PAINTINGS 1912-1913 
 PAINTINGS 1914-1915 
 PAINTINGS 1916-1920 
 PAINTINGS 1921-1923 
 PAINTINGS 1924-1926 
 PAINTINGS 1926-1929 
 PAINTINGS 1928-1935 
 PAINTINGS 1933-1942 
 PAINTINGS 1942-1956 







The first publication of Ivan Puni's linocuts took place in March 1922 in a Hungarian-language magazine published in Vienna. Four abstract compositions illustrated the cover of the magazine's third issue of 1922 and an article by Ernő Kállai (Kállai Ernő. Iwan Puni. MA Aktivista Folyóirat, No.3, 1922). The fifth linocut in this series was not printed in the magazine, but is known from the copies in the BnF and in the prints cabinet of the Geneva Art Museum. The originals of these linocuts are very rare.
1922. Four linocuts by Ivan Puni, published in the magazine MA Aktivista Folyóirat, No.3, 1922, and the fifth sheet from the BnF

In the same year (1922) Paul Westheim, fascinated by Puni's art, published a portfolio with eight linocuts by Puni at the Ernst Wasmuth publishing house in Berlin (the same one who would print Puni's catalogue raisonné 50 years later), accompanied by his very complimentary introduction. According to the colophon, each linocut was hand-coloured by the author with gouache, and the edition was 25 copies. Puni based these engravings on his own figurative drawings of 1915-1919, somewhat generalising the composition and discarding a number of small details, believing that this better suited the linocut language.
1922. Ivan Puni. Eight linocuts. 1. City. 2. City. 3. Staircase. 4. Lantern. 5. Billiard Player. 6. Staircase. 7. Window. 8. House.
(Iwan Puni (Ivan Pougni). Acht Linoleumschnitte. Mit einer Einleitung von Paul Westheim. Verlag Ernst Wasmuth AG Berlin [1922])

This concludes the list of Puni's original (cut by the artist) linocuts.
However, it was not that simple: in 1964 Xana intervened. She organised the printing of a linocuts portfolio entitled "Pougny. Dix linogravures originales. 1914-1920. L'Atelier. Poème de Jacques Prévert".
Each folder was enclosed with a poem by Jacques Prévert dedicated to the Pougny's workshop.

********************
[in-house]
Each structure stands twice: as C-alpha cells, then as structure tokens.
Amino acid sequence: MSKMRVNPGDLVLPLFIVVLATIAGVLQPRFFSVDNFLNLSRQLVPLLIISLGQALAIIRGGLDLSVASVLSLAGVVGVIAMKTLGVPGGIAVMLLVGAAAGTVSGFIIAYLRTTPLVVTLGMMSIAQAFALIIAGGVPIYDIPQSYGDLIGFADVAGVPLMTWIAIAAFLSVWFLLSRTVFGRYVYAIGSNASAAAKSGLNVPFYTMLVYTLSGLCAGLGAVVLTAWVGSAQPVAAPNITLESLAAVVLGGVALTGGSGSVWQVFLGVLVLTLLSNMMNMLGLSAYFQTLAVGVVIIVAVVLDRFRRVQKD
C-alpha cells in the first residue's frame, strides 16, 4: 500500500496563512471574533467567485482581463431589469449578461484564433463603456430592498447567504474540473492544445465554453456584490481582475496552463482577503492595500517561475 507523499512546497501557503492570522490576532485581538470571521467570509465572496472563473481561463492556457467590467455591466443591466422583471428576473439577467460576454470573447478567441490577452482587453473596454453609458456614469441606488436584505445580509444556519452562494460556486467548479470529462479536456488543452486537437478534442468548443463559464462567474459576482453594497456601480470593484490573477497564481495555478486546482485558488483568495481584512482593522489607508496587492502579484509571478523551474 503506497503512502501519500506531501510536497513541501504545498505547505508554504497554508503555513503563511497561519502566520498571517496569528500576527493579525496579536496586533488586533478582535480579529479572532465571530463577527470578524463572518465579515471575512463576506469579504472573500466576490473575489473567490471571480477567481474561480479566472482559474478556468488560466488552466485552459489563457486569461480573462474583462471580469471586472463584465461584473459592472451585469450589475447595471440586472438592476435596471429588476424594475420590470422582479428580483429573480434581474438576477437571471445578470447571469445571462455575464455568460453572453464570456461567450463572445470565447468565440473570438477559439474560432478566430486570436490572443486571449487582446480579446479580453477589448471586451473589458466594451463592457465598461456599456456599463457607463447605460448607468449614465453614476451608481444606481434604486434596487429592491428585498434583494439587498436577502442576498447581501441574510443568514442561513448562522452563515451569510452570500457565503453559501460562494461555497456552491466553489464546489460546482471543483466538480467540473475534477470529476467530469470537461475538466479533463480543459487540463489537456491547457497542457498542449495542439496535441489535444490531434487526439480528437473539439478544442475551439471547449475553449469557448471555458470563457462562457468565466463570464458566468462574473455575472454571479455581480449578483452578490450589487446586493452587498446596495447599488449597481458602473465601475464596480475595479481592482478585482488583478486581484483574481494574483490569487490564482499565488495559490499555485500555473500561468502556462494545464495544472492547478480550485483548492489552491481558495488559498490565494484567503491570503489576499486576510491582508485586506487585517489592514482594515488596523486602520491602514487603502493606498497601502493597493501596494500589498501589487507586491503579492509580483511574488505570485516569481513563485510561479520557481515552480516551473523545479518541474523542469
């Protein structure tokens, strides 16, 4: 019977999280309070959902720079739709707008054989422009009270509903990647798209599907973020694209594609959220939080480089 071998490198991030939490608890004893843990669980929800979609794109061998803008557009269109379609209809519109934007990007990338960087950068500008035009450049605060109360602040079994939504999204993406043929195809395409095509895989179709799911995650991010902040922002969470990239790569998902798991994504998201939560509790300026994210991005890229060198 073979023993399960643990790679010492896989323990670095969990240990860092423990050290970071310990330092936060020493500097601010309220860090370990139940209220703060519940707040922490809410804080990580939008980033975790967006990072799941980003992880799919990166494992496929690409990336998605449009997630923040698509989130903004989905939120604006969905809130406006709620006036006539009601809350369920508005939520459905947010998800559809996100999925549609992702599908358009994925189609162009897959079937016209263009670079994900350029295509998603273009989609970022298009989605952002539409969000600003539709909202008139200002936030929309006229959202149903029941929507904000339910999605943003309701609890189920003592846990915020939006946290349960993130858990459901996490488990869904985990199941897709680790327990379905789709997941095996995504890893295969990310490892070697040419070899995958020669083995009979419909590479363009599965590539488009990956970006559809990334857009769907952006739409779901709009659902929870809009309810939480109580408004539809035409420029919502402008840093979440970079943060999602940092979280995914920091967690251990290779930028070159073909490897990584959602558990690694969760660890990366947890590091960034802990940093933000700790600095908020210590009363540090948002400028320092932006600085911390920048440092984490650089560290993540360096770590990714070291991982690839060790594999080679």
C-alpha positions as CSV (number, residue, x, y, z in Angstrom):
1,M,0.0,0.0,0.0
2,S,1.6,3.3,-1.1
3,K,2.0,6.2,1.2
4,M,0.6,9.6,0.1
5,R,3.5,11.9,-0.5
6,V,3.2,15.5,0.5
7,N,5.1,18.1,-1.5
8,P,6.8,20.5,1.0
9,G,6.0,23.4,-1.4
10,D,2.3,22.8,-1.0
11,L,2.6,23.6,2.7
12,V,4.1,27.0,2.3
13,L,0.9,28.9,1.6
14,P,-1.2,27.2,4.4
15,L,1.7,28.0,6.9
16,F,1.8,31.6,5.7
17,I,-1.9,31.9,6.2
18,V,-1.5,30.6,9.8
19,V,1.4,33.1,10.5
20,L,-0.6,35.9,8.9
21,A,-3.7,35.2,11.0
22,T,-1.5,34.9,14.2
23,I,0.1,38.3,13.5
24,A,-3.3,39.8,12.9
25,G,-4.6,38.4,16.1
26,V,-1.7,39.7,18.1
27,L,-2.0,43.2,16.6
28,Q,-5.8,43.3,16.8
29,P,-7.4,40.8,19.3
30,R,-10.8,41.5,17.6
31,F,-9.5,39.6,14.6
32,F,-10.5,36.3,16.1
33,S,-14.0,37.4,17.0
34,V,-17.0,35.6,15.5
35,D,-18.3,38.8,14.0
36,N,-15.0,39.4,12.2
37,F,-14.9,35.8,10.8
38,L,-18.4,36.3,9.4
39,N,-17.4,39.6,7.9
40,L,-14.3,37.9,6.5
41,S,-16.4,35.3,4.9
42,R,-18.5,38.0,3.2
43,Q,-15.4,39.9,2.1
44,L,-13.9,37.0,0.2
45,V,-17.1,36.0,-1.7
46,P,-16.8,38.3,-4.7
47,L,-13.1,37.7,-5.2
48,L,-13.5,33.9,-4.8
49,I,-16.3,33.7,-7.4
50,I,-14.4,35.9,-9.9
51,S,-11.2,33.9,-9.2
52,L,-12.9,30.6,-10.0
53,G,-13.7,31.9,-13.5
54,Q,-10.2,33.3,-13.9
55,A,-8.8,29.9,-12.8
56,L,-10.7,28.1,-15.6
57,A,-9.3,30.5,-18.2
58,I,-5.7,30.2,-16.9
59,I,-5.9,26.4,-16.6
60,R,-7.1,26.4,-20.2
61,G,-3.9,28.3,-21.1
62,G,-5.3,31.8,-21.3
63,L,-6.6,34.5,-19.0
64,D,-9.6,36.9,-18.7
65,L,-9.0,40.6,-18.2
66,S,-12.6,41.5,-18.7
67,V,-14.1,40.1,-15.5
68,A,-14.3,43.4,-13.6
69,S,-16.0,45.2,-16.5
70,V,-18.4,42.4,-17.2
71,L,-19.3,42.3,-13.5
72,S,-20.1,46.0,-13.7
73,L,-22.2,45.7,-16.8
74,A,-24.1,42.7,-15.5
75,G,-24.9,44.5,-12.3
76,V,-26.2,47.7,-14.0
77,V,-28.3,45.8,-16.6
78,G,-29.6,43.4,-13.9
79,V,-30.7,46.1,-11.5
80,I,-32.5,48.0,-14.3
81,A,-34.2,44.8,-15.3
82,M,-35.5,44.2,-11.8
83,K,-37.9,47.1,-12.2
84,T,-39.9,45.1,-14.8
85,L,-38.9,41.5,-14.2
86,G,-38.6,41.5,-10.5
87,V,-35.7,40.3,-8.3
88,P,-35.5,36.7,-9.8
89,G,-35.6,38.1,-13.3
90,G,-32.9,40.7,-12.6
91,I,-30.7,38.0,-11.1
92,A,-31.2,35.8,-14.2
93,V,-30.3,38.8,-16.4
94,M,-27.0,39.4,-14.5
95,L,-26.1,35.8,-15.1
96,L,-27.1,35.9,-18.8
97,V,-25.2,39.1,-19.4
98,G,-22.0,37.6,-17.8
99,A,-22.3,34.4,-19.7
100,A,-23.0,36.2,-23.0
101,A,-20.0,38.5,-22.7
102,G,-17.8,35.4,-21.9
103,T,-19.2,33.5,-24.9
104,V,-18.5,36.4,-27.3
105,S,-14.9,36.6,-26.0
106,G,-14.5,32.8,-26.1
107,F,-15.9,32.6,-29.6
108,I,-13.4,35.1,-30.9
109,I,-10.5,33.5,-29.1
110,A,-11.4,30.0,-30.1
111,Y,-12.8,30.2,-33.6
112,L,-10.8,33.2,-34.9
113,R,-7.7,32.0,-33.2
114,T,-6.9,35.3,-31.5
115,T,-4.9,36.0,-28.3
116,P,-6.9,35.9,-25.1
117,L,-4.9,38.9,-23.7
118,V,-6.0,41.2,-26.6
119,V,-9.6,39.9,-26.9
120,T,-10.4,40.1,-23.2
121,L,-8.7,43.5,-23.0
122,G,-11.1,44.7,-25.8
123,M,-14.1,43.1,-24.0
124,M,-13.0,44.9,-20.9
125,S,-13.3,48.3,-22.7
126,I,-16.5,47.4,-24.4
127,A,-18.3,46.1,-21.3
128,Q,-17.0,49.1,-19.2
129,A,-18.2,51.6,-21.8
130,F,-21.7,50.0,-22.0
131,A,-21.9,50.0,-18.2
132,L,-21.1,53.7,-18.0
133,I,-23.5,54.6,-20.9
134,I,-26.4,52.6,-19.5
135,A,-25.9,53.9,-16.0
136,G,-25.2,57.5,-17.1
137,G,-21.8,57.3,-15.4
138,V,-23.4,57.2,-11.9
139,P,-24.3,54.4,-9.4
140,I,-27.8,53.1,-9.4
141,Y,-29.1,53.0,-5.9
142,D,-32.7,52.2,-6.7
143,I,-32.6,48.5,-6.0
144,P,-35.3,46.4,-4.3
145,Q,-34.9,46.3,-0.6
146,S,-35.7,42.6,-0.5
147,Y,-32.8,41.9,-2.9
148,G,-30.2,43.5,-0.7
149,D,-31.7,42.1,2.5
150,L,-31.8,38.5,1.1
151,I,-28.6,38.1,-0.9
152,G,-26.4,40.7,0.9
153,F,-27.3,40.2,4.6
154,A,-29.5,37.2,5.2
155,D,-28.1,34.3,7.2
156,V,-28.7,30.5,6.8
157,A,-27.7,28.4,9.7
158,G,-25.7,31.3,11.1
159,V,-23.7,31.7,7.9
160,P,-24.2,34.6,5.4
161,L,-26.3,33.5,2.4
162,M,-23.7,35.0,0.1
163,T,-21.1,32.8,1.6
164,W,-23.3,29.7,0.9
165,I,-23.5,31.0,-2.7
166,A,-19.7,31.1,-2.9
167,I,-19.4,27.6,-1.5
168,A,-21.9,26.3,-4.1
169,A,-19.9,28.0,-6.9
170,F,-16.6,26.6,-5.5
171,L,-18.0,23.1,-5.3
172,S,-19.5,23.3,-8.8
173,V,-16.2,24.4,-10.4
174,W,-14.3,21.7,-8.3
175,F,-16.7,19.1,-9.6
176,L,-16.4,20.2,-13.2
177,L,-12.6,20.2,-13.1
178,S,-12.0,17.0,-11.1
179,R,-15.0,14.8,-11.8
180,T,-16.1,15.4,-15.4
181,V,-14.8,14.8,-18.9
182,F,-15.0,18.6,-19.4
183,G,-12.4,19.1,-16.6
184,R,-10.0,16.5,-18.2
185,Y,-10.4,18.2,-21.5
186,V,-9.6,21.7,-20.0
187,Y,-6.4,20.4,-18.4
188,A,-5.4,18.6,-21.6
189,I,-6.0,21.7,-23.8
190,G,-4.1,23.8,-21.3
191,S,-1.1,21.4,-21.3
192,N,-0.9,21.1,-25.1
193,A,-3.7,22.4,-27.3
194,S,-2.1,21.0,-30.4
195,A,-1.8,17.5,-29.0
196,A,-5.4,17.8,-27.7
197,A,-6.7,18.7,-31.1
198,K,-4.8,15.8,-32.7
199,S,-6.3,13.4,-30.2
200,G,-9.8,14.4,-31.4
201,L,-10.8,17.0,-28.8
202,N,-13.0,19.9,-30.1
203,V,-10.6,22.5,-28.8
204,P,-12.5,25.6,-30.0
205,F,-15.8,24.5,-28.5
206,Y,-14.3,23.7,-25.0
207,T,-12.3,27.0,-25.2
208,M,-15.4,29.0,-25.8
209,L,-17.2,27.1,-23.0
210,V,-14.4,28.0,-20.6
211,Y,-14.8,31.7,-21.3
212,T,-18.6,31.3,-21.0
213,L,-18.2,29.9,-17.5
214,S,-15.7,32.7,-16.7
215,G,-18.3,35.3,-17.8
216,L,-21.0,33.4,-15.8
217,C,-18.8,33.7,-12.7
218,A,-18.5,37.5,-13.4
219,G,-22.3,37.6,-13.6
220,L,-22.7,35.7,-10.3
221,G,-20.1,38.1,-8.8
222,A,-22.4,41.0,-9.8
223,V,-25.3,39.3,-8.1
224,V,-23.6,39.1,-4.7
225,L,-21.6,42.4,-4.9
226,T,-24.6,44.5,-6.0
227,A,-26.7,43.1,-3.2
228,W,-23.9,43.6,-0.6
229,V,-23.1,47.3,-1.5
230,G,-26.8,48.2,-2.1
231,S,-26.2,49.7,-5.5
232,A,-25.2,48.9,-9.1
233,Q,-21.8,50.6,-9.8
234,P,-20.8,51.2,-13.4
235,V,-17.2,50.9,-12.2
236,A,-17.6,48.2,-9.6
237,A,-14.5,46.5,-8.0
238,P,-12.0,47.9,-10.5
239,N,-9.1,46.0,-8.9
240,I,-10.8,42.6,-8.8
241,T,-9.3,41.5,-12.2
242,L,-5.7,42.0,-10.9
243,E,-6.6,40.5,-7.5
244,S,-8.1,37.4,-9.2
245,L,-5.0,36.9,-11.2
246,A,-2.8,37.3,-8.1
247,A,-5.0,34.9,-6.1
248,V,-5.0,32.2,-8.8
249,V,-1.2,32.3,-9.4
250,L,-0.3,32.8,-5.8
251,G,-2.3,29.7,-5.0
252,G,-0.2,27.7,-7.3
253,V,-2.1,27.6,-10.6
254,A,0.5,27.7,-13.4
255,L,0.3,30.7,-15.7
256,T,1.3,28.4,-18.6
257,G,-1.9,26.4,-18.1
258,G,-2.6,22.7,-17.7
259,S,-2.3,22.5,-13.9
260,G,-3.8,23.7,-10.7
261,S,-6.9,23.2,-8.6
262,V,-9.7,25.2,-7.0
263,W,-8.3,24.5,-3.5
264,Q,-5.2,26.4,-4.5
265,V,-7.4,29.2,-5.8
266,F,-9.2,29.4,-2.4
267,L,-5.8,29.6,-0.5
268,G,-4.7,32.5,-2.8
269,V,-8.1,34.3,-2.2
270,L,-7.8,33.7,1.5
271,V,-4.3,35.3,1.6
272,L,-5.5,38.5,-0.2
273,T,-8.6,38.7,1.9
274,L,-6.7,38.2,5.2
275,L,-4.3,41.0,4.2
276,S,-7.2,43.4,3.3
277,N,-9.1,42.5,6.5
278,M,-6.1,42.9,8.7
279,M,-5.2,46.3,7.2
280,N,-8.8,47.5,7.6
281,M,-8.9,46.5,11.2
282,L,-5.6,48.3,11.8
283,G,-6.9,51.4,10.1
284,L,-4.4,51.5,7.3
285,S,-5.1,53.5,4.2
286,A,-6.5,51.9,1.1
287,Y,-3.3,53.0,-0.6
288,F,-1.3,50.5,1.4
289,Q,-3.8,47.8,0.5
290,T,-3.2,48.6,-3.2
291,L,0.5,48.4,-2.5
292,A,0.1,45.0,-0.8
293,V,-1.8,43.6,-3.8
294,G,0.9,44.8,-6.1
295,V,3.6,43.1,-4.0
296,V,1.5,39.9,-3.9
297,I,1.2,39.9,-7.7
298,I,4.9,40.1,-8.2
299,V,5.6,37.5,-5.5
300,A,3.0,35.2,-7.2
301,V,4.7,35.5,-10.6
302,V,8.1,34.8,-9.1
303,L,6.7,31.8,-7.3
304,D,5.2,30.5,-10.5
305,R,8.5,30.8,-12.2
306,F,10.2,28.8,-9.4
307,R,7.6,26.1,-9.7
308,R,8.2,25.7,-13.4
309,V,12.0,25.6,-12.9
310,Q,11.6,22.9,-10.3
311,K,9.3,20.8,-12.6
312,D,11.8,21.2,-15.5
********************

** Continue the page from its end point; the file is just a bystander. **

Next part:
The colophon gives a total edition of 195 copies, printed on four different types of paper. It also states that the engravings were cut by Puni in Leningrad, Vitebsk and Berlin between 1914 and 1920, and that each sheet was coloured by Cardin and Bogratchew using the artist's original layouts.
The linocuts are not only labelled "original" - which already implies that the plate was cut by the artist himself. It also explicitly states that the plates were cut by him between 1914 and 1920.
In fact, Puni certainly did not cut these plates himself; otherwise the linocuts would not be an exact repetition of his drawings and besides, at least one early print would be known.
The 1964 portfolio is nothing but reproductions of Puni's early drawings, executed in linocut technique with hand-colouring. The plates were cut at the same time, eight years after his death. It is not known who actually cut the engravings; it was probably the aforementioned Claude Bogratchew (b. 1936, engraver and illustrator, now a famous sculptor) and his wife Annie Cardin. As Bogratchew writes in his autobiography, Xana contracted them back in 1960 for various works, including helping to prepare material for the catalogue. Xana herself is not mentioned in the portfolio's output, but it was certainly not without her, as the prototype drawings were in her possession. In the first volume of Puni's catalogue raisonné (Berninger, 1972), these linocuts are mentioned as reproductions of 1964 in the description of each of the prototype drawings.
1964. Ten reproduction linocuts after the drawings by Ivan Puni, 1914-1919.
1. Revolution. 2. Air Bridge. 3. Cellist. 4. Vitebsk. 5. Interior. 6. Door. 7. Vitebsk. 8. Staircase. 9. Footbridges. 10. Entrance to the Building.